Dr. Roach: What’s the prognosis for ‘microvascular disease’?
Dear Dr. Roach: I am an 80-year-old active male taking only thyroxine. I have no known health issues. In November 2021, I experienced a migraine with aura and have a slight vision loss in my right eye. After seeing an eye doctor, a retinal specialist and a primary care doctor, the only thing I am hearing is the term “microvascular disease.” This is based on the eye doctor’s examination. I am unable to find a satisfactory definition or prognosis anywhere I search. Any information you could provide would be appreciated.
Dear R.B.: The blood vessels in your body go from very large (the aorta, which takes the blood directly from the heart, is the largest) all the way down to the capillaries, the very smallest. Microvascular disease refers to poor flow in the smaller arteries, called the arterioles. These branch off from the larger arteries and ultimately provide blood to the capillaries.
All organs have small blood vessels, but the term microvascular disease is most often applied to the heart and brain. The most common causes include smoking, high blood pressure and diabetes, but high cholesterol and rheumatological diseases such as rheumatoid arthritis or systemic lupus are other causes. However, it’s not necessary to have any of these conditions, as the condition can affect apparently healthy older women and men.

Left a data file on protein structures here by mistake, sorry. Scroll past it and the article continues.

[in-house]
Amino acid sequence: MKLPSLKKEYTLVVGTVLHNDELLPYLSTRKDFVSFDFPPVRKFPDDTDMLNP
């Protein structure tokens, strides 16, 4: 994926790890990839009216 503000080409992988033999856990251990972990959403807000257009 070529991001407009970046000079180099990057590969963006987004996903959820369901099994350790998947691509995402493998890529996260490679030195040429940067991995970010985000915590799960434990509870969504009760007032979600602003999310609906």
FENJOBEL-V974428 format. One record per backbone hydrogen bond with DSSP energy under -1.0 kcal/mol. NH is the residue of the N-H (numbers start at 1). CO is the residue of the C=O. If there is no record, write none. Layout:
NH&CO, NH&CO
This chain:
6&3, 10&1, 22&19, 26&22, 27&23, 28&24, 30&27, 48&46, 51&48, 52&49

Unlike macrovascular disease, where there are usually discrete cholesterol plaques, microvascular disease is a more diffuse process. Diagnosis of microvascular disease of the brain is most commonly made by MRI. However, the retina is one place where brain blood vessels can be directly seen, and an ophthalmologist can see findings indicative of small vessel disease. Although most cases of migraine with aura are not related to microvascular disease, there is an association between migraine and microvascular disease. Given your relatively older age when your migraine developed, I would be concerned this might be the case in you.
Microvascular disease, as seen by eye exam or by MRI, increases your risk of a stroke. When I have a patient with this diagnosis, I am substantially more aggressive about treating risk factors, especially blood pressure and cholesterol. This may include medication treatment even if the numbers are not as elevated as would normally be treated with medicines. Of course, lifestyle changes, including a careful dietary history to identify potentially improvable habits, are critical as well. Smoking must be stopped if present, and careful control of diabetes has been proven to reduce risk. Even modest increases in regular exercise are important. Alcohol use should be no more than moderate, and minimal is probably better still.
The type of strokes associated with microvascular disease are different from strokes caused by blockages in big arteries to the brain. “Small” strokes, those that don’t cause immediate devastation, nonetheless can cause complications, including dementia, over time. These are what we want to prevent.
Of course, people can have both microvascular disease and macrovascular disease at the same time. Fortunately, the treatments for microvascular disease tend to help macrovascular disease, if present, as well.
Readers may email questions to ToYourGoodHealth@med.cornell.edu.